The Federal Trade Commission and the Attorney General of California have brought a permanent halt to an operation that sent millions of spam messages that violated federal and state laws. The settlement will bar future violations of the spam laws, will require the operators to monitor affiliates closely to assure that they are not violating state and federal laws, and requires that they give up approximately $475,000 in ill-gotten gains.
In April 2005, the FTC and the Attorney General of California charged that the defendants used third-party affiliates or “button pushers” to send spam hawking mortgage loans and other products and services. The operation used hyperlinks in the spam to refer consumers to Web sites operated by the defendants. Consumers forwarded more than 1.8 million of the defendants' e-mail messages to the FTC. Those messages demonstrated that the defendants were violating almost every provision of the CAN-SPAM Act, the law enforcers said.
The FTC and California charged that the defendants e-mail:
At the agencies’ request, the court ordered a temporary halt to the illegal spamming, pending trial, and froze the defendants’ assets. The settlement announced today ends that litigation.
The settlement bars future violations of the CAN-SPAM Act. Specifically, it prohibits the defendants from sending commercial e-mail that contains false or misleading headers; contains misleading subject headings; does not contain a valid physical postal address; and does not identify the message as an advertisement. It requires that they include an opt-out mechanism for consumers who do not wish to receive their messages in the future.
The settlement requires that the defendants establish an aggressive monitoring regime for any future affiliate program to assure that their affiliates are complying with the provisions of the CAN-SPAM Act and California law. In addition to reviewing, in advance, the subject line, text, and other particulars of the affiliates proposed campaign, the defendants are required to establish an opt-out mechanism for any e-mail campaign conducted on their behalf and requires that they ensure that all opt-out requests are honored.
The order imposes a $2.4 million judgement - representing the total of the defendants’ ill-gotten gains. Based on financial records provided by the defendants, the judgment will be suspended upon payment of $385,000 in cash and approximately $90,000 from the sale of real property. Should the court find that the defendants misrepresented their financial situations, the entire $2.4 million will be due.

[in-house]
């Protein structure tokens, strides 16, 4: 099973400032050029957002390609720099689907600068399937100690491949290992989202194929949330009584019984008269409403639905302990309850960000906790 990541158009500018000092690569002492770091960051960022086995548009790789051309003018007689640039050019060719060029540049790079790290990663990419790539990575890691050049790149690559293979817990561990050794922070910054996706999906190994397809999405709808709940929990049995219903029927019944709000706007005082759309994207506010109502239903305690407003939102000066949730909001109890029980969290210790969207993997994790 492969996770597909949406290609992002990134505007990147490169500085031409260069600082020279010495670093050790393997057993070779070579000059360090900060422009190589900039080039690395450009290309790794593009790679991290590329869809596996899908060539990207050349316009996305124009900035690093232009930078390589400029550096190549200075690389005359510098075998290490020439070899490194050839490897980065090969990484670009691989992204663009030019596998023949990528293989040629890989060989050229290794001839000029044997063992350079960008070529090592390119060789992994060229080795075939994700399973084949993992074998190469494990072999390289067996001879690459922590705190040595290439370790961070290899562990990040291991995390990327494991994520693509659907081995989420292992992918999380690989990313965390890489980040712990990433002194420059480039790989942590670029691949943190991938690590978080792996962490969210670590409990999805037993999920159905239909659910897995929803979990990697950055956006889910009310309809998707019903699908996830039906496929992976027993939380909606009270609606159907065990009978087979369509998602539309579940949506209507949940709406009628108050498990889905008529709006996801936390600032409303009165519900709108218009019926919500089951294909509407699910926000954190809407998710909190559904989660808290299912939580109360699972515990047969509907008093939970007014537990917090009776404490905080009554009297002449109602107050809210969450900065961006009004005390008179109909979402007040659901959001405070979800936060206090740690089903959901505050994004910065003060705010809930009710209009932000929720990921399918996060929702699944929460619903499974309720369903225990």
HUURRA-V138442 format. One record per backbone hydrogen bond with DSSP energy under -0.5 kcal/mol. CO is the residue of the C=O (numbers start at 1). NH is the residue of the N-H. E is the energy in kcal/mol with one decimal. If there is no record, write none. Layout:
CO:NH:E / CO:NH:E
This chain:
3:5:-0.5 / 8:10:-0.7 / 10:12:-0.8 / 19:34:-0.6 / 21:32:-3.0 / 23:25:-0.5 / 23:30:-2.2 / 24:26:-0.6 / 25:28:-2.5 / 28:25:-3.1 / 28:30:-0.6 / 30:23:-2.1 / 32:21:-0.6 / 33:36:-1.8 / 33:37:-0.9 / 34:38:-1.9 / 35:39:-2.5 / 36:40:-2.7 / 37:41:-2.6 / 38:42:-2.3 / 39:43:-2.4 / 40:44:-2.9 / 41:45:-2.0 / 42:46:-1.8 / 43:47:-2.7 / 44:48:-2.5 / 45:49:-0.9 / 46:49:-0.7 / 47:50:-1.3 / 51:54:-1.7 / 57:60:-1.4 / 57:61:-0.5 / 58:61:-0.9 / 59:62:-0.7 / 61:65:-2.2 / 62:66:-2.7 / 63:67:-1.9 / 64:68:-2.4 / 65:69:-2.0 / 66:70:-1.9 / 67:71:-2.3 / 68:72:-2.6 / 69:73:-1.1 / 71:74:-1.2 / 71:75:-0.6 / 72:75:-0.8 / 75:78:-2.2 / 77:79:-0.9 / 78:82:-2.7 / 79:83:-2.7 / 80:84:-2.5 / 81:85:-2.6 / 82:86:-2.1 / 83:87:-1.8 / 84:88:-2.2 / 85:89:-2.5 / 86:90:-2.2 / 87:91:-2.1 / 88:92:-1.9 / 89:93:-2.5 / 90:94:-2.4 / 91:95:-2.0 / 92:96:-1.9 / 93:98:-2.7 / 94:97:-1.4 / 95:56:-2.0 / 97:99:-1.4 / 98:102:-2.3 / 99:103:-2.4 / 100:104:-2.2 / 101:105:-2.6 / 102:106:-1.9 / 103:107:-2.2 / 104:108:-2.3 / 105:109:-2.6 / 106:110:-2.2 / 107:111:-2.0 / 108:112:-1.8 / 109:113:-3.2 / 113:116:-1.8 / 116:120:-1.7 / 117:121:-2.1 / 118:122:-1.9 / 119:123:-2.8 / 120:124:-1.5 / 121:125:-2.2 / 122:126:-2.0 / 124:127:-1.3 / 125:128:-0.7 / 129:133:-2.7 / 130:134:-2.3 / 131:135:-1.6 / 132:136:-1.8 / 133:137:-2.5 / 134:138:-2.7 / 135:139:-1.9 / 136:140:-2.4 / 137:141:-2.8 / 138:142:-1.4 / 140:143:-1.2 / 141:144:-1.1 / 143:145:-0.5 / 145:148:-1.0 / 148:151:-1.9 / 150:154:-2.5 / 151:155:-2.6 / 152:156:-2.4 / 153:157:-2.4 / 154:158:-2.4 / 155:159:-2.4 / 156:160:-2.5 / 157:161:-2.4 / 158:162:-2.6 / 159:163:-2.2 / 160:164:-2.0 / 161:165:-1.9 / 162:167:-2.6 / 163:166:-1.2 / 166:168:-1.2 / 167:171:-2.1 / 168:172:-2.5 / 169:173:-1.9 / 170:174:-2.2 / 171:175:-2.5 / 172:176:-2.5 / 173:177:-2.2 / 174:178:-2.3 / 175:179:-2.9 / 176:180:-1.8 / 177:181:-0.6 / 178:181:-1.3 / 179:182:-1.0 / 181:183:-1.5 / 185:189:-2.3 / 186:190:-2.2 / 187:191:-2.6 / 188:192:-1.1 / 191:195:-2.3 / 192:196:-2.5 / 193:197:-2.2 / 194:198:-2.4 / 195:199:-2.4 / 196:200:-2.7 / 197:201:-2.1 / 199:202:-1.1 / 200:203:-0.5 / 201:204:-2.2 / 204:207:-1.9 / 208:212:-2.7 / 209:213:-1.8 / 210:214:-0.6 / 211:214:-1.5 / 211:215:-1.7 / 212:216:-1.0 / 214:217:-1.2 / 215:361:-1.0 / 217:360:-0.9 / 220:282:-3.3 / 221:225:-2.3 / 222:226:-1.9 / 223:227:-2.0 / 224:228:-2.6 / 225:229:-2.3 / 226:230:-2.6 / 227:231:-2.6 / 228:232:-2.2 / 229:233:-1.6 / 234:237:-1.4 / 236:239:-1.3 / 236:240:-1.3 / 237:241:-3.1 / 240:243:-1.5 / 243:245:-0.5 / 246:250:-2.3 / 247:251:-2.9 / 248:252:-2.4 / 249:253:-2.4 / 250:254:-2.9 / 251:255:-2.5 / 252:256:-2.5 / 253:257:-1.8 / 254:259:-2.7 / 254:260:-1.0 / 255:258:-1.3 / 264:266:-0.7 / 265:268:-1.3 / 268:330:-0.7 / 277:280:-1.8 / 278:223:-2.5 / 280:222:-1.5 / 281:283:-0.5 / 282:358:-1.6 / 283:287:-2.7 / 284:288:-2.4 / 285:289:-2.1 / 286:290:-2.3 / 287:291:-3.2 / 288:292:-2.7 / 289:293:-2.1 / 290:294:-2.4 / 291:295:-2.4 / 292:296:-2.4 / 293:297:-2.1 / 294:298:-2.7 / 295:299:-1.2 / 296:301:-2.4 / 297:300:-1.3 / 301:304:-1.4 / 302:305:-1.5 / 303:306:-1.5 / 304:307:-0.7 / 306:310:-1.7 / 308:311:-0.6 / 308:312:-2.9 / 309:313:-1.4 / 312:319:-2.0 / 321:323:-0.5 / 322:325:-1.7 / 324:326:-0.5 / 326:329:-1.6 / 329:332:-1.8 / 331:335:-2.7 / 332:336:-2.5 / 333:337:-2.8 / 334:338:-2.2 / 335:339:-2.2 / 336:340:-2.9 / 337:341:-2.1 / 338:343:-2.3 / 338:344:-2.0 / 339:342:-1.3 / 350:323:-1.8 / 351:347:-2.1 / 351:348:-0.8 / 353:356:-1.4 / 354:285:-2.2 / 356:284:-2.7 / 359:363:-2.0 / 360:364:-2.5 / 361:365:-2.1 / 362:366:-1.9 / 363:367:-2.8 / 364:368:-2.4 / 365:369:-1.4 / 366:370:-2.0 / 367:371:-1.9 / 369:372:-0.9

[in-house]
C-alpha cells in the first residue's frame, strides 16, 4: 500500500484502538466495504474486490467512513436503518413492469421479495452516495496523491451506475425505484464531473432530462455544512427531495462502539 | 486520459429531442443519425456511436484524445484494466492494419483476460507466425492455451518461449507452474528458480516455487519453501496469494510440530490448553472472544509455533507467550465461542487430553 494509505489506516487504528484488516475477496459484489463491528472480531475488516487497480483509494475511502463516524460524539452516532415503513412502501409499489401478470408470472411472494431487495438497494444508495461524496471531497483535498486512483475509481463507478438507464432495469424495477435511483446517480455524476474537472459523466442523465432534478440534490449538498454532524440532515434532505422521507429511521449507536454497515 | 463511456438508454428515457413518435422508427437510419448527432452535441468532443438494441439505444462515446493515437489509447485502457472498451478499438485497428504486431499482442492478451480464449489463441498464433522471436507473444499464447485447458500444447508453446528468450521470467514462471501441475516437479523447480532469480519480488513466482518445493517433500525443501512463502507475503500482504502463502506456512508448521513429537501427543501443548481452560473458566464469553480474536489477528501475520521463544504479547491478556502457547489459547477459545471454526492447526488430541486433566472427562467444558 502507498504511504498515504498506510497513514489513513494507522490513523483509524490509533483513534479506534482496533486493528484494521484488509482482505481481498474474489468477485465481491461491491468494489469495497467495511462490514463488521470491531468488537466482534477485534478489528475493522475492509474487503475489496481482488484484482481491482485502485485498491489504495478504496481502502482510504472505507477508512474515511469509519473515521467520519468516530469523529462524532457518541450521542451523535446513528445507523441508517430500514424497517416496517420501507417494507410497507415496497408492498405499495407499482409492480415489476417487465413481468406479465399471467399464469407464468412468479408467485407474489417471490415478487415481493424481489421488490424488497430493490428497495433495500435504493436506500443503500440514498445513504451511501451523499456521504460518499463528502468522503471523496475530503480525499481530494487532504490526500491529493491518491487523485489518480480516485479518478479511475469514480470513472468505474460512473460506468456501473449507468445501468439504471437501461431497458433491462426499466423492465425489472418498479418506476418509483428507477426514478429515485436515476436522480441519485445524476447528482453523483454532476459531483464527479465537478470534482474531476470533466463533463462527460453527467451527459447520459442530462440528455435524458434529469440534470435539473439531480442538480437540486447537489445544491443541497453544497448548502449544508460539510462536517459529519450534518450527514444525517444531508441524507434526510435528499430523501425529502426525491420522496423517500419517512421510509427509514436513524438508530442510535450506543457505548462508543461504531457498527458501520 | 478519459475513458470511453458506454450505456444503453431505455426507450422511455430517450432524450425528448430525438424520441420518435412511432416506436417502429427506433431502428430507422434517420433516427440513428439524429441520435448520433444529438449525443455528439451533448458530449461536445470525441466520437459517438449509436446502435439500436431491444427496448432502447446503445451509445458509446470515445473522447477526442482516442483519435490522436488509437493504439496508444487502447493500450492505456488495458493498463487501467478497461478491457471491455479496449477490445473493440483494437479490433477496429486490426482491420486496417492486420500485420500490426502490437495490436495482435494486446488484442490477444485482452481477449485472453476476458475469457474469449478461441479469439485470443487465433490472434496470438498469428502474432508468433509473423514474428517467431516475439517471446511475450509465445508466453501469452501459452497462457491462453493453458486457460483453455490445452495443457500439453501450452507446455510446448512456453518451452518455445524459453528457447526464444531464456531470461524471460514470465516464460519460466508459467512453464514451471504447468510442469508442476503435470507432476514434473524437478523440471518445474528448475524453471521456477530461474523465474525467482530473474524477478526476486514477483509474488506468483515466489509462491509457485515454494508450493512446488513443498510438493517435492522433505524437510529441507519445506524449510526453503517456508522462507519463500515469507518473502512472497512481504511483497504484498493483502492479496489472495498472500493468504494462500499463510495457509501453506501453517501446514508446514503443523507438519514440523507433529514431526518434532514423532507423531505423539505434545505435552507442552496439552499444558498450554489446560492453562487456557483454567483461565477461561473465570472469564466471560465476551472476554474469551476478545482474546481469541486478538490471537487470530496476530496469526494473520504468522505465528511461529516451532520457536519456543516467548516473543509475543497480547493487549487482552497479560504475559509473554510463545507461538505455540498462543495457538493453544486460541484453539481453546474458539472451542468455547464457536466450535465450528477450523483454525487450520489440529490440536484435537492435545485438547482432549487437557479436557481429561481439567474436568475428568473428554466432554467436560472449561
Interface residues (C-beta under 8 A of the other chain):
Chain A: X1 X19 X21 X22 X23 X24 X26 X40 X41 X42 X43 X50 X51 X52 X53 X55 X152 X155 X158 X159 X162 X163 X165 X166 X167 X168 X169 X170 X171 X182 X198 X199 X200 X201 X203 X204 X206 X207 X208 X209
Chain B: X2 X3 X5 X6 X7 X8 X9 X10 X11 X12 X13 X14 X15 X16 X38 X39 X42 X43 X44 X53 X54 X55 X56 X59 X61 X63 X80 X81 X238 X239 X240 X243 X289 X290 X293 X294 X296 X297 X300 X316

The settlement also contains certain bookkeeping and record keeping requirements to allow the agencies to monitor compliance.
The Commission vote to accept the proposed settlements with Optin Global, Inc., Vision Media Limited Corp., Qing Kuang “Rick” Yang, and Peonie Pui Ting Chen was 5-0.
Note: This stipulated final order is for settlement purposes only and does not constitute an admission by the defendants of a law violation. A stipulated final order requires approval by the court and has the force of law when signed by the judge.
Copies of the complaint and stipulated final order are available from the FTC’s Web site at http://www.ftc.gov and also from the FTC’s Consumer Response Center, Room 130, 600 Pennsylvania Avenue, N.W., Washington, D.C. 20580. The FTC works for the consumer to prevent fraudulent, deceptive, and unfair business practices in the marketplace and to provide information to help consumers spot, stop, and avoid them. To file a complaint in English or Spanish (bilingual counselors are available to take complaints), or to get free information on any of 150 consumer topics, call toll-free, 1-877-FTC-HELP (1-877-382-4357), or use the complaint form at http://www.ftc.gov/ftc/complaint.htm. The FTC enters Internet, telemarketing, identity theft, and other fraud-related complaints into Consumer Sentinel, a secure, online database available to thousands of civil and criminal law enforcement agencies in the U.S. and abroad.
Bureau of Consumer Protection